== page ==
According to the figures, everything is relatively normal. In terms of numbers, youth unemployment has, in fact, fallen by 400,000 over the last five years. At the same time, however, the percentage of young people out of work has risen by 5%. The unemployment rate among young people now stands at 55%, so the proportion is growing.
The new Labour Code is trying to adapt to the situation, particularly in relation to first jobs and trial periods. There are also plans to establish a “Registration Book” in the services sector. The bill hasn’t been passed yet (it’s on its second reading in the Russian parliament), but employers will be required to affix an entry and exit stamp to prove the duration for which a person is contracted. It has practically been adopted already, given that all the parties agree with it.
I would also like to point out that the national youth policy is entering its final phase. This policy applies to all young people aged under 25. Most of the strategy is related to youth employment. Young people wanting to set up their own businesses, for example, are given substantial assistance. Our Youth Committee took part, of course, in the project’s conception. We also have numerous regional Youth Committees and there are regional laws concerning young people that have been drawn up with the support of our affiliates. Unfortunately, it is not always the case at national level, which is more influenced by old practices.
But we’re working towards improving the process of drawing up legislation.
What are the problems specific to young people on the labour market?
Given their age, they are often young parents with young children and therefore need access to education and accommodation. This is one of the problems specific to them. But, other than that, they also have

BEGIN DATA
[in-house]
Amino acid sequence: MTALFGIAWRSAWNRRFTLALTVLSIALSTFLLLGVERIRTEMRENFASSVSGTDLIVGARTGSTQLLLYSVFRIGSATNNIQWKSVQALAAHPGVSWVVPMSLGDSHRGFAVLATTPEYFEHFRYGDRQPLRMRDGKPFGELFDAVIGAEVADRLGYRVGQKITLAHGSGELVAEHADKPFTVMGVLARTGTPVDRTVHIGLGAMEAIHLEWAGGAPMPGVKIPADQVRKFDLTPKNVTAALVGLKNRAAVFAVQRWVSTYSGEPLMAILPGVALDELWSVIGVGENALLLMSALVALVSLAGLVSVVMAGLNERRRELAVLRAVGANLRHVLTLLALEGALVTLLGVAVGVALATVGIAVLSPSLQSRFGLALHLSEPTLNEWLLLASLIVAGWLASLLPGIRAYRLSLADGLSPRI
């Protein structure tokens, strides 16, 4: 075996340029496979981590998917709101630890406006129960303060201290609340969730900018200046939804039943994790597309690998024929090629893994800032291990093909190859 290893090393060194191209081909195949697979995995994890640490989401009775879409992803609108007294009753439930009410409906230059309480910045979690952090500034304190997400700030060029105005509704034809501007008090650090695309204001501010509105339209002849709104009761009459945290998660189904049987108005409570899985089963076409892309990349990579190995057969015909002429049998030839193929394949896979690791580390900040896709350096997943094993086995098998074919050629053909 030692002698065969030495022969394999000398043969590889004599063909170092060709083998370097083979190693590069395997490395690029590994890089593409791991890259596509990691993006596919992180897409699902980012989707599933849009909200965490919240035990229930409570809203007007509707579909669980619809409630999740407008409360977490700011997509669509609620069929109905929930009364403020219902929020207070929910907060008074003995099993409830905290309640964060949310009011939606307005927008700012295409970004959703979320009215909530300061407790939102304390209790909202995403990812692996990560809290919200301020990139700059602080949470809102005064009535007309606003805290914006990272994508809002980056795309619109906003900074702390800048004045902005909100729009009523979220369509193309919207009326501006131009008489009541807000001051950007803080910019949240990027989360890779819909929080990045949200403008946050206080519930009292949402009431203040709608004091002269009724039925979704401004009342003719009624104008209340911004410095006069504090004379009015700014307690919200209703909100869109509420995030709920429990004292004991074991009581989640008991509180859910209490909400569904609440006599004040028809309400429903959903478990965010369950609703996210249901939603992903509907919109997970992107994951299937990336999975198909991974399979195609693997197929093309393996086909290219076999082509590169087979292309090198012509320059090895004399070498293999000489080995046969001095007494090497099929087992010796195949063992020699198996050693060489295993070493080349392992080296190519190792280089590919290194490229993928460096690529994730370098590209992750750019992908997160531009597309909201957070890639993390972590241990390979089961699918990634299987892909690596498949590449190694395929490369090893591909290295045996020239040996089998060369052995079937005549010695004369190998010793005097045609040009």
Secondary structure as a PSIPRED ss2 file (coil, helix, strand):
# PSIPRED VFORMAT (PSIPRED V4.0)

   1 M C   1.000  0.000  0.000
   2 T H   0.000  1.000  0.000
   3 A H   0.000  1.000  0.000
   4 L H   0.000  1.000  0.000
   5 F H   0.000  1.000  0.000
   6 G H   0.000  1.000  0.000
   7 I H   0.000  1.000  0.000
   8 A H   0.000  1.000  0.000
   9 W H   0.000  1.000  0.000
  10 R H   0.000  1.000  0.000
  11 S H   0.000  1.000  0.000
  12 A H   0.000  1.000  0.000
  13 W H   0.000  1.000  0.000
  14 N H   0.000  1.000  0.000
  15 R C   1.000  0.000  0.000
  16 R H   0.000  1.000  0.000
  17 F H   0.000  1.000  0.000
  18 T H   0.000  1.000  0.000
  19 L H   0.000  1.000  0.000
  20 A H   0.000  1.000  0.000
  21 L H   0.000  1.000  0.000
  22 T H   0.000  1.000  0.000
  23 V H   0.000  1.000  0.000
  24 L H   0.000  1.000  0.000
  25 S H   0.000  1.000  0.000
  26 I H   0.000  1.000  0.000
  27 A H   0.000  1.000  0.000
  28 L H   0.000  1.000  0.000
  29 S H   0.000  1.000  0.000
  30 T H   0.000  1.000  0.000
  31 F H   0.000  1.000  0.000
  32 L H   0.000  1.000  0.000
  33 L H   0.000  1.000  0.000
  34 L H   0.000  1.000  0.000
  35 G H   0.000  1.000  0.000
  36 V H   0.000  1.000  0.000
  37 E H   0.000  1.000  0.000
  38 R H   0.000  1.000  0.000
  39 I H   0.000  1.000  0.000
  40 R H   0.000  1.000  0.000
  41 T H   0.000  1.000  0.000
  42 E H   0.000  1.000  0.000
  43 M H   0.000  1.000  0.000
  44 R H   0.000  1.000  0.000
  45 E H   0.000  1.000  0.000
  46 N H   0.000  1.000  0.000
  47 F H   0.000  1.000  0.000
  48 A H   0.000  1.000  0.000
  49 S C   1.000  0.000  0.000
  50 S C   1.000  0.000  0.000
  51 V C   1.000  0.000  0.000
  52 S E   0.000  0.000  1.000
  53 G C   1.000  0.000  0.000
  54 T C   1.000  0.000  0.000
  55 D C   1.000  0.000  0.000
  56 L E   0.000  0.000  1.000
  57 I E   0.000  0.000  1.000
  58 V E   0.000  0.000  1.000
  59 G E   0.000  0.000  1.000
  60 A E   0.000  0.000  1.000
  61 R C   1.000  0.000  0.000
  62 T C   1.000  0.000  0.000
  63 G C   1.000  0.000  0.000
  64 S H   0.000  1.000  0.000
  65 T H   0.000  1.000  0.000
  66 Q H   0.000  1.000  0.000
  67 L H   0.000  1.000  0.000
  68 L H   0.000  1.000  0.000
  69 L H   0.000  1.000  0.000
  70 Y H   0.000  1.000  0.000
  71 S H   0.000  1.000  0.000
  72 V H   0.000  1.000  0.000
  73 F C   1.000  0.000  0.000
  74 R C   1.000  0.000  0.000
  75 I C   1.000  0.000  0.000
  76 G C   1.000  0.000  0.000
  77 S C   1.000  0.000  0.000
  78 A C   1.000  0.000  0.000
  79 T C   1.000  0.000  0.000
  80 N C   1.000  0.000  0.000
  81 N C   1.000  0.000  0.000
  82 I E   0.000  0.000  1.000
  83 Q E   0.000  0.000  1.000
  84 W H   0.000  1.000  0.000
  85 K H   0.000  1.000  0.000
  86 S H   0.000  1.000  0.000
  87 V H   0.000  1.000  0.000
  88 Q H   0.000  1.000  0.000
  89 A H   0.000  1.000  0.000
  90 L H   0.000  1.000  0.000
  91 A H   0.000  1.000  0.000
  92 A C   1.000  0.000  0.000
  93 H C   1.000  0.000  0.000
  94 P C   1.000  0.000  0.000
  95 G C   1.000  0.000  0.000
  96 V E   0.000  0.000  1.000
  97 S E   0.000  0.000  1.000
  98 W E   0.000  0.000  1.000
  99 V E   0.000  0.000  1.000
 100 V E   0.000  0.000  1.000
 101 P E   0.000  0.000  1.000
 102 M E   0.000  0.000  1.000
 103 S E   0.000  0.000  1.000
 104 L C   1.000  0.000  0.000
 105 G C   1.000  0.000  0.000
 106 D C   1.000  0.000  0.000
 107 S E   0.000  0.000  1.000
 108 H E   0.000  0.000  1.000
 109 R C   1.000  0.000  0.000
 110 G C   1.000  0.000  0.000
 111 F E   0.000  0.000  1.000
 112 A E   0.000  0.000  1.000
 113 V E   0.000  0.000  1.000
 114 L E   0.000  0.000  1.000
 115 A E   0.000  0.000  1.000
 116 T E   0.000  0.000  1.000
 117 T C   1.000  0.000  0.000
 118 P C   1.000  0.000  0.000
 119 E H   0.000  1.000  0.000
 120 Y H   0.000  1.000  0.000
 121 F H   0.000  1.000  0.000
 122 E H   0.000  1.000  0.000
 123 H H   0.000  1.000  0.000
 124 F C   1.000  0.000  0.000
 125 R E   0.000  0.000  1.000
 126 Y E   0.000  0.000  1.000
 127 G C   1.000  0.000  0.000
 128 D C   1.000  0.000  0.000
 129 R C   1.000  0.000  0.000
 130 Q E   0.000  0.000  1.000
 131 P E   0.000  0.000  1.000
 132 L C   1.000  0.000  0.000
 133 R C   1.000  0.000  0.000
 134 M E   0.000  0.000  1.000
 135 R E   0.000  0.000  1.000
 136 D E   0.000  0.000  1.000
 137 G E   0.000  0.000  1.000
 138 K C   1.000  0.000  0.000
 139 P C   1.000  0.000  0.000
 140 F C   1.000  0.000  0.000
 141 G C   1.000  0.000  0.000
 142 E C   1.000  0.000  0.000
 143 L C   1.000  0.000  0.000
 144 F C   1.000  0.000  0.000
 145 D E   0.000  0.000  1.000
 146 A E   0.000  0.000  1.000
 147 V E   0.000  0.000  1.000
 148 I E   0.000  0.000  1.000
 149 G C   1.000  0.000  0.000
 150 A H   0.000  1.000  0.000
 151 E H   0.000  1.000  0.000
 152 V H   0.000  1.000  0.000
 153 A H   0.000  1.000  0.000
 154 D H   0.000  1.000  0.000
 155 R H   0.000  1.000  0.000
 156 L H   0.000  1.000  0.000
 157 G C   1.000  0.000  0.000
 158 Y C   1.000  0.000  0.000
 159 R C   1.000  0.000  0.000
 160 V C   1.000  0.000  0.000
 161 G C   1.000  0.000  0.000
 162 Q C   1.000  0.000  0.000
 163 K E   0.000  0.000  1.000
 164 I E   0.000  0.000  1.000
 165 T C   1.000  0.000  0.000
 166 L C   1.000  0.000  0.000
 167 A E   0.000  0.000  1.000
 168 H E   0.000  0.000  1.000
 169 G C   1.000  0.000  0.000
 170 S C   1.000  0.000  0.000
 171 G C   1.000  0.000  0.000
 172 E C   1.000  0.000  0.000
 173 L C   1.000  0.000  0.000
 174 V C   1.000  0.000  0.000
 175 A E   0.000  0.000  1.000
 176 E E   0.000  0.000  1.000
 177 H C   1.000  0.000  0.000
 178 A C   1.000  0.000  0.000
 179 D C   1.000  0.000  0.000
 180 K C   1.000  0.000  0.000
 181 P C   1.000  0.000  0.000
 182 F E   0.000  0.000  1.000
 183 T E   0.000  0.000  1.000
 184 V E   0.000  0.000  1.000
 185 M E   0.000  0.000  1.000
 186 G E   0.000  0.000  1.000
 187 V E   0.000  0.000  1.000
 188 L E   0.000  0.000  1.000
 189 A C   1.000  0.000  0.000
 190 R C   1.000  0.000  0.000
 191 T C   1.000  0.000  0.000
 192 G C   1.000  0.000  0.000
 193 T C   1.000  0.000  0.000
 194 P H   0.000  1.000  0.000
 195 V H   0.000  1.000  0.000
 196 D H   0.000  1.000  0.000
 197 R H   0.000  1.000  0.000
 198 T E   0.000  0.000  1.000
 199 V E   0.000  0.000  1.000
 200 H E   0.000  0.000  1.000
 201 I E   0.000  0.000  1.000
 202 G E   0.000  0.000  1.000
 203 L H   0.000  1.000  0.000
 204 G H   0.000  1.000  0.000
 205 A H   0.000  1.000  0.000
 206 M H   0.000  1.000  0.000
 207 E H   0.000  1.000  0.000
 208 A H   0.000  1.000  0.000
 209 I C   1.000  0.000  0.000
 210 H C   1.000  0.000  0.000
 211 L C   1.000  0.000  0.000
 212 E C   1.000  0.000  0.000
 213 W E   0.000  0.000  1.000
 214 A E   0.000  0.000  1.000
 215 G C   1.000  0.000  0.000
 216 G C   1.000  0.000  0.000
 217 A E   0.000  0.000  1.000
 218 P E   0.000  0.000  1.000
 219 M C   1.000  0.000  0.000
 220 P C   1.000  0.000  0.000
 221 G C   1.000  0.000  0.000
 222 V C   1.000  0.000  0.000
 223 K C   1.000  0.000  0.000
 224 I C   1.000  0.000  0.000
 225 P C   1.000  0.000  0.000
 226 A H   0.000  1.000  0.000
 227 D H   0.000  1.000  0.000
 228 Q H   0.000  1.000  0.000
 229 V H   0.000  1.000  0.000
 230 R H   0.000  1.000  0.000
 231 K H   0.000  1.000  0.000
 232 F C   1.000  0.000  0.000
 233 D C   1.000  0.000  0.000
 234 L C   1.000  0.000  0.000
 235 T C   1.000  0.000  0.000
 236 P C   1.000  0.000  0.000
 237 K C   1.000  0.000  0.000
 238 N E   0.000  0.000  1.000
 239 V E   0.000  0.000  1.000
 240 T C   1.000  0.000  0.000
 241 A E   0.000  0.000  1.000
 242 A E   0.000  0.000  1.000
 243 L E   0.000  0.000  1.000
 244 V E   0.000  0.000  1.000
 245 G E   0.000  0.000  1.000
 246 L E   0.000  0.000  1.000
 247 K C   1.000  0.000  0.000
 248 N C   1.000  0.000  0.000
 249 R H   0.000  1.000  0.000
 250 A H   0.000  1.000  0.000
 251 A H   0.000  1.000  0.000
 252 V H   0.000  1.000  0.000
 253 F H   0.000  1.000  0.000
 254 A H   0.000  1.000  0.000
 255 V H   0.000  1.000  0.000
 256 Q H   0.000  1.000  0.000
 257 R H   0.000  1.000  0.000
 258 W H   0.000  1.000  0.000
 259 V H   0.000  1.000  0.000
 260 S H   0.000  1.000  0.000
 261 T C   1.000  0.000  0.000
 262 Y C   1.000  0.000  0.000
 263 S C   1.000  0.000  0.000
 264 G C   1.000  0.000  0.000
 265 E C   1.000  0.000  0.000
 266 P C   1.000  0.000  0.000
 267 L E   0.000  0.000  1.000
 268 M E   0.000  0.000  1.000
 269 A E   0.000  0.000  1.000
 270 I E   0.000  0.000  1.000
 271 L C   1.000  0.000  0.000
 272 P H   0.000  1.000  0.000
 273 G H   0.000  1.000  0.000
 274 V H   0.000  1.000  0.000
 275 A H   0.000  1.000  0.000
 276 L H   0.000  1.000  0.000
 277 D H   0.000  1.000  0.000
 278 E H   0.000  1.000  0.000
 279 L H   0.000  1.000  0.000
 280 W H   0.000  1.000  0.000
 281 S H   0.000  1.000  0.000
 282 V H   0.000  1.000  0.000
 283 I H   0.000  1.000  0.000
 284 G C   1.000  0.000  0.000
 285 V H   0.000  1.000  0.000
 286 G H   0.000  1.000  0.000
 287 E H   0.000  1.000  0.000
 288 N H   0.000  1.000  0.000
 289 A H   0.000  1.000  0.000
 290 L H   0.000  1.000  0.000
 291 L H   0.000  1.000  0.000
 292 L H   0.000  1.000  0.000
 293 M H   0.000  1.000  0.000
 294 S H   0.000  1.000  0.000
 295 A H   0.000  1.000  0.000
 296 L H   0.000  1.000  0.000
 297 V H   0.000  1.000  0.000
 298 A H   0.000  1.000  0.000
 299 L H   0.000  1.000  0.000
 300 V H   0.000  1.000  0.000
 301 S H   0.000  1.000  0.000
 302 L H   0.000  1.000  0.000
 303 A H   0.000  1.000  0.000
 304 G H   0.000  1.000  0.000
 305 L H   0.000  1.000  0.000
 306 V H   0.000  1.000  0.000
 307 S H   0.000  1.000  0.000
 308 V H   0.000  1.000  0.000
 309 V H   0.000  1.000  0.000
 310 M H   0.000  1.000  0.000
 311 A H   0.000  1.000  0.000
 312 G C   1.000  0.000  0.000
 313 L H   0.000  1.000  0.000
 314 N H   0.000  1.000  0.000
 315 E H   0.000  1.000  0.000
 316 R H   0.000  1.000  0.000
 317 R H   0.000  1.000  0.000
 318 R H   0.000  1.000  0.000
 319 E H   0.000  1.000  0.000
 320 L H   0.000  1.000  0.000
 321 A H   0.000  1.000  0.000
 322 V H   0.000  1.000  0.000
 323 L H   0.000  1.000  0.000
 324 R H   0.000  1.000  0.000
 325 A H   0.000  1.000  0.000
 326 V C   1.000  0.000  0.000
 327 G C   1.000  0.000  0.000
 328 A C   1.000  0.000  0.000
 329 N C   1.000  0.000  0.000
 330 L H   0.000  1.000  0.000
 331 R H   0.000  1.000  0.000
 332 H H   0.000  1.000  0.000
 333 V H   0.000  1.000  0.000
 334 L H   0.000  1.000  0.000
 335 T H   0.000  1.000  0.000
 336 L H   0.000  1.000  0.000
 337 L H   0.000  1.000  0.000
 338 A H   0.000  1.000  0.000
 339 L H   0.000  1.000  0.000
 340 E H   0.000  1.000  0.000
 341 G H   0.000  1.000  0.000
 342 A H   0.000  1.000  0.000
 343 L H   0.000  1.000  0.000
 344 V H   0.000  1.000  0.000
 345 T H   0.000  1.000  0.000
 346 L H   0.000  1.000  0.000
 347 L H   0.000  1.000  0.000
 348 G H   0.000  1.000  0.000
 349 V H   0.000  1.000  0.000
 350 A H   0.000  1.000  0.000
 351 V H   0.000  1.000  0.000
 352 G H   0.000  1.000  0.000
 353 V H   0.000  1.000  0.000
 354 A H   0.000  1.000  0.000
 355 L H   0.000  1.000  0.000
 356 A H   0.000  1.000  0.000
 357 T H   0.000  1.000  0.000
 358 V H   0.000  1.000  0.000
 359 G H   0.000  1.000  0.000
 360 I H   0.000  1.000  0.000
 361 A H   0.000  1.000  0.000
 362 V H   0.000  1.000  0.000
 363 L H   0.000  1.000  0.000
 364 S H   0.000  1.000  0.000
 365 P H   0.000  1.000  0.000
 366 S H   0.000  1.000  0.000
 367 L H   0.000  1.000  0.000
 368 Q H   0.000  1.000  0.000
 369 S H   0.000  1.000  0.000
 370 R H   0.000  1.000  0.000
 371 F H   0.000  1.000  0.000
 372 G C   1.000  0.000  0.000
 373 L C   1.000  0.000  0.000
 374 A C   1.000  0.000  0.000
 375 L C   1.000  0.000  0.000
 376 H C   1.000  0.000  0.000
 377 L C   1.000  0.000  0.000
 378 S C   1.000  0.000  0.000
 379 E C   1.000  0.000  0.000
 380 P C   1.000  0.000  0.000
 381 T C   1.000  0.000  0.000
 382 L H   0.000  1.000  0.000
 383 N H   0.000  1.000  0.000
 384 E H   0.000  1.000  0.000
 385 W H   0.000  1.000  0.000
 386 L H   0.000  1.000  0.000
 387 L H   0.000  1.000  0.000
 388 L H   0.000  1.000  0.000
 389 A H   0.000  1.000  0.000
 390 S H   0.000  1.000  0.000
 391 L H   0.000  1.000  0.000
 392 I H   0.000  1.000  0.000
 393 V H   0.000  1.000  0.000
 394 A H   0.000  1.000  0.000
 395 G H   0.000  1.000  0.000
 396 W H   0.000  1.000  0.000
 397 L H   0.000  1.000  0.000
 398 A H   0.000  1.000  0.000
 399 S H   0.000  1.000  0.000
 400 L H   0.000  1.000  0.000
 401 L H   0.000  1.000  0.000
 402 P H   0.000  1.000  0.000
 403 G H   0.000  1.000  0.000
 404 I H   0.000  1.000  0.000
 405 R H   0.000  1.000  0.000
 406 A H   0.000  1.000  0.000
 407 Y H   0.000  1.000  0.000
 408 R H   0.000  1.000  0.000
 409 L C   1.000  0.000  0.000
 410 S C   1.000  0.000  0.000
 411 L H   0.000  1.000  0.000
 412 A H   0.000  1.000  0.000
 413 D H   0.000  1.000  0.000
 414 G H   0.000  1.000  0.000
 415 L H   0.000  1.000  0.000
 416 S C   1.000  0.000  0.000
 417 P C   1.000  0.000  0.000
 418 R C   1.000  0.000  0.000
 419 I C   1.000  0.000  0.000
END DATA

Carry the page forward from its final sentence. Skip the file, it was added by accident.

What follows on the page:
advantages: they are more energetic and more mobile. They are able to move around more easily and are sometimes sent on missions far from their homes. So there are two facets to young workers. Consequently, employers can perceive hiring young people either as a problem or as a source of dynamic. Those employers who value the dynamic offered by young people and their mobility can offer interesting working conditions, assisting them with accommodation or their children’s education.
Trade unions try to include youth sections in collective agreements, including specific provisions such as subsidies for education and the rental or purchase of apartments. There are also financial bonuses linked to childbirth or holidays, and parents are entitled to extraordinary leave. Training opportunities are also provided to build on their skills, leading to wage increases.
The union does everything it can, through measures such as those mentioned, to ensure that employers are more attentive towards their workers, as it is not the unions, of course, who create employment. The national collective agreement also stipulates that employers must invest in the technical training of their staff, so that they can aspire to the jobs currently available in Russia. There is, in fact, a shortage of specialised technicians in Russia.
The trade unions will also benefit if employers train these people, who will be able to occupy these posts in the long term and boost trade union membership levels.
Interview by Pierre Martinot